Then, a couple of years ago she’d received a letter from someone she remembered as a little girl but who was now in her sixties – her namesake, Cecilia Marya di Bersetti, now living in Saskatchewan. She’d remembered that Bette di Bersetti, formerly Bette Rincini, had gone to work as a housekeeper for a Canadian farmer, but they’d long since lost touch. “I’ve often wondered about you, knowing that I was named after you,” Cecilia had written, “and I’ve always wanted to meet you. It’s taken me a long while to trace you, but now I’ve found you at last.”
Cecilia had known all about tracing people. It was she who had encouraged Robin to get in touch with the numerous Polish-Canadian organisations and family history societies that she hadn’t known existed. She’d had so little to go off, and it had all been so complicated. Russian Poland, Austrian Poland, Prussian Poland, shifting borders with Ukraine, shifting borders with Lithuania … but eventually she’d managed to locate the village that her mother had come from and, miraculously, to contact the descendants of her mother’s sister.
The young man who was meeting her, the English-speaking great-grandson of the aunt she’d never known she’d had, had wanted to meet her at the airport, but she’d said that she might as well see something of Warsaw whilst she was here. Then he’d offered to show her round, but she’d wanted to spend her first few hours on Polish soil alone.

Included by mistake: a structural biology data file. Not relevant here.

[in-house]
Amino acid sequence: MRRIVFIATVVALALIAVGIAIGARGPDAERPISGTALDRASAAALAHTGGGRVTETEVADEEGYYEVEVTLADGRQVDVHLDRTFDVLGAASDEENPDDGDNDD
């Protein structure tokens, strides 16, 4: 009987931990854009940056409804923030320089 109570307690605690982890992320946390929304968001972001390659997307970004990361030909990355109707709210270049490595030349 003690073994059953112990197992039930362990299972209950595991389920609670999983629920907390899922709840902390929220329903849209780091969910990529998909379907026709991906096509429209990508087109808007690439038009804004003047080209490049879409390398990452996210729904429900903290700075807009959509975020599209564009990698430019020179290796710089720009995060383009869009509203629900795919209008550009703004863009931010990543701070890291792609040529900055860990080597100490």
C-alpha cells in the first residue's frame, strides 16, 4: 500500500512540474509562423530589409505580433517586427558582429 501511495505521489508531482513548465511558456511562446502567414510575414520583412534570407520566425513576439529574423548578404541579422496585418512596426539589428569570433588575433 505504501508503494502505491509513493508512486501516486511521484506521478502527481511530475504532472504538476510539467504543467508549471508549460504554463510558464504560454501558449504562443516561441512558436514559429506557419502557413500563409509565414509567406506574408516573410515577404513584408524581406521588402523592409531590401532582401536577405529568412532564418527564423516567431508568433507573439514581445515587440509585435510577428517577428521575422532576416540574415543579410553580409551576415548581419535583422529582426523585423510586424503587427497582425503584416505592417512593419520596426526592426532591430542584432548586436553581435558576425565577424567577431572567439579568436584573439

She took out the postcard that she’d bought. There were a lot of these postcards here. She’d never seen them before. Split down the middle, with one half showing Warsaw as it had been in 1945, razed to the ground, and the other half showing the rebuilt city as it was now. She felt tears come to her eyes at the thought of all the atrocities that had taken place here during the war. Someone stopped and spoke to her, but she could only smile and nod. She assumed that they’d been asking if she were all right, but she neither understood nor spoke a word of Polish. Her mother had always spoken to her in French.
Had she made a big mistake in coming here? She wanted so much to learn about her mother and about Poland, about the half of herself that was like a closed book to her, about these people who were her own flesh and blood, but just what was she going to find to say to a family of strangers? Still, it was too late to turn back now. She glanced at her watch. It was almost time. She walked over to the café where they’d arranged to meet, and took a seat. She didn’t even know the Polish for “White coffee, please.” The waitress understood when she ordered in English, doubtless assuming that she was just another tourist.
She looked up into the smiling face of a young man with a green and white football scarf round his neck. He had a mop of dark curly hair and a face that somehow seemed familiar. Could it really be that he reminded her of the mother she’d lost nearly seventy years ago?
She nodded, holding out her hand. “Please don’t call me that, though,” she said. “It sounds so formal.”
He smiled as he took her hand. “Very well,” he said. “Welcome to Poland. Cousin Robin.”